Latest posts by Obelixx

Hello Forkers - May Edition

Posted: 29/05/2017 at 18:10

I'm mucky again.  Been potting up spare hostas in newly liberated ceramic pot to make a teeny display on the north facing terrace.   Decided my scented leaf pelargonium (used for infusing cream for ice cream) can go in a proper pot on the terrace and no longer be a house plant and have sown trays of alyssum, California poppy, pheasant's eye and cosmos to use as fillers plus some Pam's Choice foxgloves to grow on for next spring.  Need to buy more seed trays now.

I've also split a very frothy flowered saxifrage into over a dozen wee rosettes and a big sanguuisorbia has now become 5.   Fingers crossed they all take.

Looks like rain is on the way so I'm in for a mug of decaf and then a shower while a pastilla cooks for dinner.

Funnily enough Hosta, we have become a stopover spot for people on their way to or from points beyond.   The next lot are spending 4 days here between other friends and rellies near Pouancé and Bordeaux.

Bob - do show us a pic when it's up.  I was looking at Rhinos before I decided to get a polytunnel instead - 4 times the size for the same price including a green mesh removable cover.   Just waiting for the weeds to die before putting down the central path and planting goodies.

Last edited: 29 May 2017 18:11:21

Hello Forkers - May Edition

Posted: 29/05/2017 at 14:57

I can well understand your excitement.  Enjoy.

Lichen Infested Trees

Posted: 29/05/2017 at 14:55

Lichen is simply a sign of clean air and not a threat to trees.  It looks to me as tho your apple trees are old, hungry and badly neglected.  I suggest you have a look at this information on the RHS website and then decide whether yo can renovate them yourself or need a tree surgeon -


As a first step, I would remove the grass from around the base of the trunks to a diameter of at least a metre and fork in some blood, fish and bone and give them a good drink.  Mulch the cleared area with well rotted garden compost or manure and cover with chipped bark or gravel to keep down the weeds so there is less competition for water and nutrients.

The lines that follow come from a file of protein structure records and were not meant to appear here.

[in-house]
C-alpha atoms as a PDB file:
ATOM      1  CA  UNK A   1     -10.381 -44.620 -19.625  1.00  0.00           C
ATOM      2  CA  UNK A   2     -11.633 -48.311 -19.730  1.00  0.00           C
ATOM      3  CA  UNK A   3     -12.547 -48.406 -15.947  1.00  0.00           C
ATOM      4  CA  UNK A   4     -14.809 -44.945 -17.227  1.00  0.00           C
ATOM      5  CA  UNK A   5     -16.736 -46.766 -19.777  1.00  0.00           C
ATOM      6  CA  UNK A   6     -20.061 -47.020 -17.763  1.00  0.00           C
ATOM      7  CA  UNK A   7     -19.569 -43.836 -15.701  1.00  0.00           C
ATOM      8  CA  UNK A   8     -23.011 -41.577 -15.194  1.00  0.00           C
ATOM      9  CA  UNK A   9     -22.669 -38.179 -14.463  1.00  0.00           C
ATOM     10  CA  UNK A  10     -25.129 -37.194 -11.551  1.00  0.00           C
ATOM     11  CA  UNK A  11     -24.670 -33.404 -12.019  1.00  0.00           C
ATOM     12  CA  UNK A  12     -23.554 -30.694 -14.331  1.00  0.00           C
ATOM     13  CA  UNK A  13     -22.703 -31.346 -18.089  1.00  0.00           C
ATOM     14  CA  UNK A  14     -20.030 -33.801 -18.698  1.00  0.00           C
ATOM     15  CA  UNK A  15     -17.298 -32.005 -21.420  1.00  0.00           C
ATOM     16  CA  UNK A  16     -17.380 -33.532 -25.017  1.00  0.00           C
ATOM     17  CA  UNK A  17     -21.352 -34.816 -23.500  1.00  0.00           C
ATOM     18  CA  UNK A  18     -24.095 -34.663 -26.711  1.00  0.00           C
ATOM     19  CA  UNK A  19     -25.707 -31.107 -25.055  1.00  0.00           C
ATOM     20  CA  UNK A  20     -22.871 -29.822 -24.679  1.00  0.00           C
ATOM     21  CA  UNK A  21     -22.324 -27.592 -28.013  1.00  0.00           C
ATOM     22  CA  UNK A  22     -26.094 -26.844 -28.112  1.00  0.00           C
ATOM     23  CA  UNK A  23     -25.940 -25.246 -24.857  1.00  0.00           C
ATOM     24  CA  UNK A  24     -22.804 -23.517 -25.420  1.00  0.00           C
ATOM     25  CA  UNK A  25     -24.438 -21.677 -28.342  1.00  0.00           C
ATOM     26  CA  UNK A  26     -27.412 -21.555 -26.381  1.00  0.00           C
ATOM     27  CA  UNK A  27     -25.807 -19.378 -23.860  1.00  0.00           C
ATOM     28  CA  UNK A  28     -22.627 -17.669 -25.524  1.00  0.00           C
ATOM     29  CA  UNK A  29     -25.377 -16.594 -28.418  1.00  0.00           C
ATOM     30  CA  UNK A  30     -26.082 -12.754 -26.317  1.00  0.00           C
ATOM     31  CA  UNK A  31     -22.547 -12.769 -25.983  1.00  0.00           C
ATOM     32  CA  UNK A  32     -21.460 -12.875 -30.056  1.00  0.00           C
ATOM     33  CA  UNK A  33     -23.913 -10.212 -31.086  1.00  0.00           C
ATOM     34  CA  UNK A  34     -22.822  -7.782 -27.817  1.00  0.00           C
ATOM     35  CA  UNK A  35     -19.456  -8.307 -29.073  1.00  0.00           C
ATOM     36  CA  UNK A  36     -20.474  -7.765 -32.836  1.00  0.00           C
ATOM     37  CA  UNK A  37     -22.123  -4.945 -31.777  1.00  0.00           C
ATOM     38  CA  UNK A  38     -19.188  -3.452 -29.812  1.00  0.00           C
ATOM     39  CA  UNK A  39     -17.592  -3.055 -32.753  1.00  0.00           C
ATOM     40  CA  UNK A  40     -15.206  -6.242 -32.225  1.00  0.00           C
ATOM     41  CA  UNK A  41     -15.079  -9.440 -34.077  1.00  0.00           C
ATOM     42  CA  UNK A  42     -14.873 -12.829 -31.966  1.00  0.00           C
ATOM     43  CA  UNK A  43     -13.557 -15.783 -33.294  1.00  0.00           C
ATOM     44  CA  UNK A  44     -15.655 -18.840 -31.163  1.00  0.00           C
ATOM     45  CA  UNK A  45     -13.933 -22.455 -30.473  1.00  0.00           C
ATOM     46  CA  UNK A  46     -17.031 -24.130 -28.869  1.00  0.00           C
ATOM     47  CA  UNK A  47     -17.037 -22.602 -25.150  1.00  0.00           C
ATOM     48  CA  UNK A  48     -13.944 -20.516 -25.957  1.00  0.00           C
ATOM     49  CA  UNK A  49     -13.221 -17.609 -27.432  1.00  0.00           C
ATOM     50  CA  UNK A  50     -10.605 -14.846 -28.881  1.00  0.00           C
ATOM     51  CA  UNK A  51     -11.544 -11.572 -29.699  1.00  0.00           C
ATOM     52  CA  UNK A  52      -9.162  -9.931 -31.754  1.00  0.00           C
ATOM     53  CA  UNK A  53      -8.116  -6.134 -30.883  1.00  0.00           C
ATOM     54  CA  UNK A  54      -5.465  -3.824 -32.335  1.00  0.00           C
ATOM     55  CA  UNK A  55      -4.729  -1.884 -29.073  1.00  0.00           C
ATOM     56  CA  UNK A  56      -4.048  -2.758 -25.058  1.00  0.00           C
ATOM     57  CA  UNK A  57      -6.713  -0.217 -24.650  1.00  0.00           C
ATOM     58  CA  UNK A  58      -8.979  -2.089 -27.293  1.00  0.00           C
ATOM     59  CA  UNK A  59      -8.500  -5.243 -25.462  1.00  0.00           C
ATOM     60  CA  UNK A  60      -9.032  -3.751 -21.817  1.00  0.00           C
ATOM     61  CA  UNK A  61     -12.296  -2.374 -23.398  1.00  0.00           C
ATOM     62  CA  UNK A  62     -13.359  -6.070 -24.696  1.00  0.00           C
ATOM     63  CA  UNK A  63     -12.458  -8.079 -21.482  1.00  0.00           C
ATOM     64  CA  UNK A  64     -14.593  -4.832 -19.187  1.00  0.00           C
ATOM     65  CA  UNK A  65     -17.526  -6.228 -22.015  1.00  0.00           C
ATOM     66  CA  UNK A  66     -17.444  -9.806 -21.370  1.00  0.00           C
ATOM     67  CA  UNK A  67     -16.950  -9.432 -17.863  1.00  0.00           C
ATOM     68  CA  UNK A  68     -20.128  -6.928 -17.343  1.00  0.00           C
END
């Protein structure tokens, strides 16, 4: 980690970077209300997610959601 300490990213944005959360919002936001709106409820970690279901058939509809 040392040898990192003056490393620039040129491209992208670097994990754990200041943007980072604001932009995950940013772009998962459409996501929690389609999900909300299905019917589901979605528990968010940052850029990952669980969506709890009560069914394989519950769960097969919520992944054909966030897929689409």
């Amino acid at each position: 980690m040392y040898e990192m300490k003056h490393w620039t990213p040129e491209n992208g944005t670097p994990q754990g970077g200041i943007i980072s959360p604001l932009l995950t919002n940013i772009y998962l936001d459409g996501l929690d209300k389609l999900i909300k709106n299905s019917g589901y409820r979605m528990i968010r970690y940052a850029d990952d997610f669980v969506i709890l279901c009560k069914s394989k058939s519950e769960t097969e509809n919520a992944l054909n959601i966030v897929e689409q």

Hello Forkers - May Edition

Posted: 29/05/2017 at 14:35

I expect the hesperis will cope tho may adopt an unusual attitude.

We have two shrubs on the slope between the gravel and the grass and one has suffered in the stormy winds and is now lying almost horizontal.  They are covered in white flowers so I shall leave them be till that's done and then the flopped one can be moved to form part of the mixed hedge along the roadside as we have gaps where stuff has died.

Busy - how lovely to be able to spend time with your little ones and know you plants are being cared for.   We are due a bit more rain this afternoon and then none till Friday.

Chicky - that iris is gorgeous.   I have planted about 2 doz in my new island bed and some will be surprises but I love the form.  Whilst weeding the other bed I managed to decapitate an allium which is now in a glass and has opened up fully.   Maybe one for the cuttings garden when I get it.

Alliums qu

Posted: 29/05/2017 at 12:12

I think alliums look best planted in groups and coming up thru other plants.  I would leave the ones in the first pic where they are but plant something like hardy geraniums or geums or Michaelmas daisies to hide the bare legs.   

New Bench

Posted: 29/05/2017 at 11:50

I think that if you put pots around the bench it will look cluttered and feel cramped, not relaxing.  A wisteria behind the bench and in the ground is a good plan as are roses either side of the bench and in the ground.  You can underplant with hardy geraniums for ground cover and shorter lavender such as Munstead Dwarf would make a good mini hedge along the edge and attract bees and ward off aphids.